Dependent Contractors & Reasonable Notice

You thought they were either employees or independent conractors, right? Think again.

You thought they were either employees or independent conractors, right? Think again.

People providing services are either employees or contractors (typically called independent contractors). Where an employer decides to terminate the services of an employee without cause, the employee is entitled to “reasonable notice” or pay in lieu of notice as determined by an employment contract or common law, and subject to employment standards minimums.  Because independent contractors do not have the benefit of these statutory minimum standards, many companies assume that unless a contract specifically requires a notice of termination, they do not have any obligations to provide one. This is not necessarily the case.

Increasingly, our courts have rejected different treatment of employees and independent contractors regarding rights to reasonable notice. Thus, even if a court finds that there was a true contractor relationship, it will still consider how ‘dependent’ the independent contractor is on a single company for income. One possible result is that a right to reasonable notice may be implied into the services contract. This approach was confirmed in 2009 in two decisions; one from the B.C. Supreme Court; the other from the Ontario Court of Appeal.

In Smith v. Centra Windows Ltd., the court made it clear that the question of whether or not a person is entitled to notice of termination is not decided strictly by a finding of whether the person is an employee or a contractor. The B.C. court confirmed previous decisions that recognized there was a ‘continuum of relationships’ in which a contractor could find himself. One end of the continuum was the traditional employer-employee relationship, and the other end was a truly independent contractor, in every aspect, including economic. On the facts of that case, the court found that Mr. Smith was more like an employee. Based on his 14 years with the company and his age of 50 years, he was awarded 15 months of pay in lieu of notice.  

The rights of a dependent contractor to reasonable notice was also confirmed in late December 2009 by the Ontario Court of Appeal in McKee v. Reid’s Heritage Homes Ltd.  The court confirmed that the initial step is usually to determine whether or not the individual is an employee or contractor.  If the individual is found to be a contractor, the next step is to determine whether the contractor was independent or dependent.  Did the contractor work exclusively or nearly exclusively for the company, creating an economic dependency? Finally, once the individual is found to be a dependent contractor and entitled to reasonable notice, the assessment of what that should be will be based on the same factors  one would look at if the individual was an employee (age, years of service and position being the primary criteria).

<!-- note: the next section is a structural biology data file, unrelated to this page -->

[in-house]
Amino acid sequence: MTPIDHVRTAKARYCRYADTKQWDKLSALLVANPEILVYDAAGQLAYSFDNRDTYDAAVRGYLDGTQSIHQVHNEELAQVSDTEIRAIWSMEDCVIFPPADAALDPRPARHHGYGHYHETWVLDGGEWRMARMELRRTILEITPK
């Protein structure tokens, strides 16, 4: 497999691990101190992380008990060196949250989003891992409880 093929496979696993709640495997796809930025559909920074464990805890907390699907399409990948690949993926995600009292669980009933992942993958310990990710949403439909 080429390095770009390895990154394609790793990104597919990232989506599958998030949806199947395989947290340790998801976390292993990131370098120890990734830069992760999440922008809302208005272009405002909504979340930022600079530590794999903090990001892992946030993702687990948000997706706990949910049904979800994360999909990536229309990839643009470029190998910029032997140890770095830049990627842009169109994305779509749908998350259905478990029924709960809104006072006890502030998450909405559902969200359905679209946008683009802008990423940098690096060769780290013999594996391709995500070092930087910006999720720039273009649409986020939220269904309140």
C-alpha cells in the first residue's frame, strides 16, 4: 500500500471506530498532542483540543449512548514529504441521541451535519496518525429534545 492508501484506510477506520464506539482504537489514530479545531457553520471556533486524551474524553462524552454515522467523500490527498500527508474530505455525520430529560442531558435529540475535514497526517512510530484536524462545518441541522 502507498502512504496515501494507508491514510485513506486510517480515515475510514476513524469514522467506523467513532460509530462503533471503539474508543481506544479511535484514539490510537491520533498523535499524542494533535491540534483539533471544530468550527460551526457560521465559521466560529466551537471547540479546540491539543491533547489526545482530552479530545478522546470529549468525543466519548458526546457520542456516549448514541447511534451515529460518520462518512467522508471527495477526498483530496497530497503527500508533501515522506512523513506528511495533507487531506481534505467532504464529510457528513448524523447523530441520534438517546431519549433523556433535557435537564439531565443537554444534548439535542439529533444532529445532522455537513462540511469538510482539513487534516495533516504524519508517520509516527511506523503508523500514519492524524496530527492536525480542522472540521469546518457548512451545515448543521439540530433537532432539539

The policy underlying these decisions is that courts want to extend the same safeguards of the employment relationship to self-employed workers who have a high economic dependency on the company they provide services to, but who may not otherwise qualify as employees.  

Whether or not an individual is an employee, dependent contractor or independent contractor, is not always clear cut. Even if the parties agree what their status is, the court will not confirm that status if the facts do not support the ‘category’ agreed to.  For that reason, it is important that anyone entering into these relationships have a written agreement dealing with how the relationship, whatever it may be, can be terminated.  In my opinion, it would also be prudent to ensure that all but the most clear cut examples of an independent contractor relationship include termination provisions that meet the minimum required by applicable employment standards legislation, just in case the relationship is later deemed to be that of a dependent contractor or even employer-employee.


This blog is written by Nicole Byres of Clark Wilson LLP and made available by BCBusiness to provide general information on employment law, and is not a substitute for competent legal advice from a lawyer licensed to practice in your jurisdiction. Neither the reading of this blog, nor the sending of unsolicited comments or emails creates a lawyer-client relationship with the writer or Clark Wilson LLP.